Sex every day: would you do it?
So every week, while I’m writing my Wonderland column, Scott asks me if there’s anything he can do to help. Every week I ask him what he could possibly do. Write it for me? Massage my feet while I write? Massage his own feet while he watches me write? Then he says “fine, whatever,” and stomps out of the room. (Maybe there’s not so much stomping. But he does seem miffed.)
This week I planned to write about the article in the New York Times about the two couples who embarked on every-day-sex marathons, and I thought that finally my husband could be useful. Finally! I figured Scott would be good for some insights, or at least some words that would fill up a screen. And so:
“Hey, sweetie, did you read the article in the Times about the couples who had sex every day?”
“I did. Why? Are we going to have sex every day?”
“Uh, no. I was just wondering what you thought. Because I’m writing my column about it, you see.”
“I see. We can have sex every day, if you want.”
“That really wasn’t what I was getting at.”
“I should shower.”
“We’re not having sex every day, Scott. I was asking your opinion. About the article.”
“Oh. I don’t know—it seemed pretty arbitrary. Like they just did it so they could say they did it. What did they get out of it, besides all that sex?”
A book deal, I think. “I think they felt closer, and, um, happier?”
“Oh, right. Sure. Still, it seems like a lot of pressure. Like when you’re trying to conceive, and you have to do it.”
“Except there’s not as much riding on it. Because you don’t have to achieve, you know, ultimate satisfaction.”
“That’s crazy. What would be the point? Unless you’re Sting.”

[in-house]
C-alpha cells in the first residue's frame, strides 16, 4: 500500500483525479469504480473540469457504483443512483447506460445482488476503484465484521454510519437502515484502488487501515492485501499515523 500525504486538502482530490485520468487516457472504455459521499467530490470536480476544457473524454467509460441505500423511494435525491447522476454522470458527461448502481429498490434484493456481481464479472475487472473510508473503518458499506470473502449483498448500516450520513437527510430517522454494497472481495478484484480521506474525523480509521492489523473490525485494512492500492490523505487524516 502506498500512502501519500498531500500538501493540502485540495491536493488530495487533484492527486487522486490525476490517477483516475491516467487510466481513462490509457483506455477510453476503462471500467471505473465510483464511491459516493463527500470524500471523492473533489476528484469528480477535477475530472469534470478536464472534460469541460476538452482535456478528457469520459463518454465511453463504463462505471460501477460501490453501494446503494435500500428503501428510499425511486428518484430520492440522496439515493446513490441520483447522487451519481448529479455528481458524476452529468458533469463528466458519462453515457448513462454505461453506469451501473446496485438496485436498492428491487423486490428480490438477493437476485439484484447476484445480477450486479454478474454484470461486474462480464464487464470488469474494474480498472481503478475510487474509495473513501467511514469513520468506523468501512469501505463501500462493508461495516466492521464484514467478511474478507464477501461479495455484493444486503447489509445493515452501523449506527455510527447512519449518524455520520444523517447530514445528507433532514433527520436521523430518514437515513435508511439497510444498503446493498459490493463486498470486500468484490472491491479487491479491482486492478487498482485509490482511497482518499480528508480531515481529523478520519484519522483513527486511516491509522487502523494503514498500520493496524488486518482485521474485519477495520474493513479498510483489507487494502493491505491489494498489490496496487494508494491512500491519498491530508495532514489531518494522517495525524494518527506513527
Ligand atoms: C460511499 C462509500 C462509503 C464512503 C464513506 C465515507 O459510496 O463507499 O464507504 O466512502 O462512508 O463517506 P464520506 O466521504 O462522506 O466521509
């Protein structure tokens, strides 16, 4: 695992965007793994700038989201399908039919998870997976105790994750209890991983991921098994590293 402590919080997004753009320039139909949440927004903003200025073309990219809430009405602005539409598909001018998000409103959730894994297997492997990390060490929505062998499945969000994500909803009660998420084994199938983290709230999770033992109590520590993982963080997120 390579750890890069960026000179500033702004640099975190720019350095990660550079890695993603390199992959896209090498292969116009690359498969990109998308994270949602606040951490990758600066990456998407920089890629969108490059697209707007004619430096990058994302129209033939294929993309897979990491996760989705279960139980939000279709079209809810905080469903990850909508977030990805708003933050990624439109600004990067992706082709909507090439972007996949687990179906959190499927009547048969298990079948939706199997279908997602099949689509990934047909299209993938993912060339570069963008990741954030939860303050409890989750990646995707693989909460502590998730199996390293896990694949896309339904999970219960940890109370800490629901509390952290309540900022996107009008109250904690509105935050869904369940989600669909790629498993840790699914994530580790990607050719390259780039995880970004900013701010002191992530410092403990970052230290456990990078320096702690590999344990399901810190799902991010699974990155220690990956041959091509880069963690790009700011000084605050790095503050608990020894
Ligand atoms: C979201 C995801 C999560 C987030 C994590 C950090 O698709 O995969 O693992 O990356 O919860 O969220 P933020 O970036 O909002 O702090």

“Um, emotional intimacy?”
“That’s not sex, though– it’s exercise. Not to mention an exercise. In disappointment.”
“Not finishing negates the entire event?”
“I mean, maybe it’s different for you women…”
Things went downhill from there. (Note to readers: he was joking, with that last part.) We discussed what would be defined as “sex” (I will leave up to your imagination the cataloguing of acts that followed) , and there was a lot of giggling. We are not adults.
As for the article, yes, I can see that there’s a definite appeal to the idea. Besides the obvious, that is. Sex being, you know, enjoyable, and stuff. For one, committing to doing it every day eliminates the pressure to romance it up, every time; if it’s every day, every day doesn’t have to be a torrid lovefest. It can be mechanical and joyless. Also, brief. I’m talking you into this idea right now!
The all-or-nothing mentality of all this is very American of us, it strikes me. It’s like embarking on a monthlong juicing fast when all you need is a multivitamin. (And yes, I’m comparing sex to juicing. ) If your marriage is lacking a certain level of intimacy, can’t you just, you know, have sex a little more? Can’t you commit to spending more quality time together, or something?
Not that I’m trying to talk you all out of a grueling regimen of daily sex, if that’s what you think’s going to do the trick. If the plan makes you happy, who am I to tell you to come up with a new one? (And if you were already having sex every day without ever picking up the Sunday Times, who am I to tell you anything. Period.) But if the idea leaves you imagining yourself sore and cranky by day 30, all I’m saying is, I bet there are other methods of improving your relationship. Besides, the every-day-sex book has already been done. Twice. And now I’d like to introduce you to my new book: Take Him Up On All His Meaningless Offers of Assistance: A 30-Day Plan to Achieve Marital Bliss, and Make Him Do All the Work. Less sexy, definitely, but you’re sure to be a lot less tired by the end.
As always, I await your (sexy) personal experiences and opinions.